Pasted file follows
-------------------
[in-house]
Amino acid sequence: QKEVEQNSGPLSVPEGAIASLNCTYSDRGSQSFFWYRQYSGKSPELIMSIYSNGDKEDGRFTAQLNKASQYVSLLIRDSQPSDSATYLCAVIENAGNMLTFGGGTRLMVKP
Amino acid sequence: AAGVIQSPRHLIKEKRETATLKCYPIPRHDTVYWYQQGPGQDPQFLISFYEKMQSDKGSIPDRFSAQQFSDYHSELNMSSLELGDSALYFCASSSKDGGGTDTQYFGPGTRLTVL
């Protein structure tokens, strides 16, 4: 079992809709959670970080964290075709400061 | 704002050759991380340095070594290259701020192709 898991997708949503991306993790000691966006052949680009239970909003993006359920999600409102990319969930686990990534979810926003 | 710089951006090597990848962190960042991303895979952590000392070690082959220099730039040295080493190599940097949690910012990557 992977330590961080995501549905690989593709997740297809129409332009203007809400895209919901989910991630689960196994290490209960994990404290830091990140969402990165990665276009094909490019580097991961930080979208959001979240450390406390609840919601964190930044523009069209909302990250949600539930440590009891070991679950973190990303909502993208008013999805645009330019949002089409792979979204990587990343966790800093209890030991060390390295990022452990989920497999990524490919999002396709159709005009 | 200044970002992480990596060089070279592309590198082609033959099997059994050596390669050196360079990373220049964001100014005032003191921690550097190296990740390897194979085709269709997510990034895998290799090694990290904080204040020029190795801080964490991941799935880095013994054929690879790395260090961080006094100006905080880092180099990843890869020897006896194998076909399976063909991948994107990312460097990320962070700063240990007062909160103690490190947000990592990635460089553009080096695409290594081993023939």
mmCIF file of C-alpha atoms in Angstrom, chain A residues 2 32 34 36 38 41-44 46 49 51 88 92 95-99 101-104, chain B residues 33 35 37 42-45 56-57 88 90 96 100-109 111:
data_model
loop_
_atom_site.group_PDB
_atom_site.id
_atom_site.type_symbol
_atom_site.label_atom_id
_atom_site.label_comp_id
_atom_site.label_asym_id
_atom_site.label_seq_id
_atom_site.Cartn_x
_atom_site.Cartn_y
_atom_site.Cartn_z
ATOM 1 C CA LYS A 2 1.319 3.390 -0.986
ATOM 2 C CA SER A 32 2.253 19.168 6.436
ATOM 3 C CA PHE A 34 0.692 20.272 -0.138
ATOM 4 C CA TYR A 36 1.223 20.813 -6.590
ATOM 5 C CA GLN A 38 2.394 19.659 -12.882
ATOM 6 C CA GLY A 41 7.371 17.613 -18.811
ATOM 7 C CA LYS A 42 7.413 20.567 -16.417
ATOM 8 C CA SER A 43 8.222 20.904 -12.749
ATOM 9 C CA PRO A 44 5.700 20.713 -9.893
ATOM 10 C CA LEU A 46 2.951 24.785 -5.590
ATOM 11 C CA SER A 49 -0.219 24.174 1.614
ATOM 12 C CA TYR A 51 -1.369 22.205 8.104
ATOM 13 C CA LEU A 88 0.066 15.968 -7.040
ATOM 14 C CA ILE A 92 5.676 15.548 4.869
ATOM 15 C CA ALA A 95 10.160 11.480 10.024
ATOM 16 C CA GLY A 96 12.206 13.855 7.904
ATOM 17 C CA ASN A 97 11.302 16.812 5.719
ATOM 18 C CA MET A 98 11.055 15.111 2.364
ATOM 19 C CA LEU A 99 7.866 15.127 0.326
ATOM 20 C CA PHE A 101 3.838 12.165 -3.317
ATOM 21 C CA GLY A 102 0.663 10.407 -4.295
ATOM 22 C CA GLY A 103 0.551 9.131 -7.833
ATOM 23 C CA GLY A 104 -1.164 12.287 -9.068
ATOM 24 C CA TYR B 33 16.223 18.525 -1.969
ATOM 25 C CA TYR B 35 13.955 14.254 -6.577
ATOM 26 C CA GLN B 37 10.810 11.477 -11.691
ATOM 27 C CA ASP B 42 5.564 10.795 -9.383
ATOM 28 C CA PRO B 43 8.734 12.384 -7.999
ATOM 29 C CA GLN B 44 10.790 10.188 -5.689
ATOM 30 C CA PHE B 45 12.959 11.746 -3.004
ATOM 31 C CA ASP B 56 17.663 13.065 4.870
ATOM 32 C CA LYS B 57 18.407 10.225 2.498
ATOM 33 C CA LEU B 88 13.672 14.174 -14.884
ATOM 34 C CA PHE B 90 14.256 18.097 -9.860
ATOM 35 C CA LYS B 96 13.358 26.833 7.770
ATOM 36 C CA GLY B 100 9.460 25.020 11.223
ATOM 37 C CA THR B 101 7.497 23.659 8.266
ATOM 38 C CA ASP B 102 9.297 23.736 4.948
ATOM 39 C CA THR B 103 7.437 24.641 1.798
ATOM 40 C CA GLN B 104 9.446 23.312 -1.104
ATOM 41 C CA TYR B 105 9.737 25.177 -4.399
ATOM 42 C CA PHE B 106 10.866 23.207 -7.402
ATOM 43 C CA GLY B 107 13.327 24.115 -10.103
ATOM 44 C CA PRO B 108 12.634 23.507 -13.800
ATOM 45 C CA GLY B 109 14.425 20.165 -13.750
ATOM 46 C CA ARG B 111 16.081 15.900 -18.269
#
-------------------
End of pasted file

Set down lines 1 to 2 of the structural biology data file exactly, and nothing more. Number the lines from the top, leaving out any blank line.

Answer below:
[in-house]
Amino acid sequence: QKEVEQNSGPLSVPEGAIASLNCTYSDRGSQSFFWYRQYSGKSPELIMSIYSNGDKEDGRFTAQLNKASQYVSLLIRDSQPSDSATYLCAVIENAGNMLTFGGGTRLMVKP